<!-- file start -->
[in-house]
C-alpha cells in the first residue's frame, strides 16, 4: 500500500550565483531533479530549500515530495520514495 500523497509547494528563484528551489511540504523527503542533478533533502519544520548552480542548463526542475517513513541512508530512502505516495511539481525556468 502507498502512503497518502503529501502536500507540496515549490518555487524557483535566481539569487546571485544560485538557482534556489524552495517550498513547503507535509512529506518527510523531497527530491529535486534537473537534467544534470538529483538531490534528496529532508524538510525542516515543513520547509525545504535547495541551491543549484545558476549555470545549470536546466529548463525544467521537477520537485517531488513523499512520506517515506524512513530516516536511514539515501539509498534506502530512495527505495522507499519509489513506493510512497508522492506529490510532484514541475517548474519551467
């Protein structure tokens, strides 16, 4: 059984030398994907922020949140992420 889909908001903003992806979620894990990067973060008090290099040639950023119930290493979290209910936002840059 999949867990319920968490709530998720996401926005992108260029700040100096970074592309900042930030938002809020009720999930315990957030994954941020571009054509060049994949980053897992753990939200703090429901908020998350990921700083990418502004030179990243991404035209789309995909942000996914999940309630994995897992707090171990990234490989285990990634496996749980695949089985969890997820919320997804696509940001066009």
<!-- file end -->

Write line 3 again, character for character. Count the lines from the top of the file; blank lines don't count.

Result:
């Protein structure tokens, strides 16, 4: 059984030398994907922020949140992420 889909908001903003992806979620894990990067973060008090290099040639950023119930290493979290209910936002840059 999949867990319920968490709530998720996401926005992108260029700040100096970074592309900042930030938002809020009720999930315990957030994954941020571009054509060049994949980053897992753990939200703090429901908020998350990921700083990418502004030179990243991404035209789309995909942000996914999940309630994995897992707090171990990234490989285990990634496996749980695949089985969890997820919320997804696509940001066009």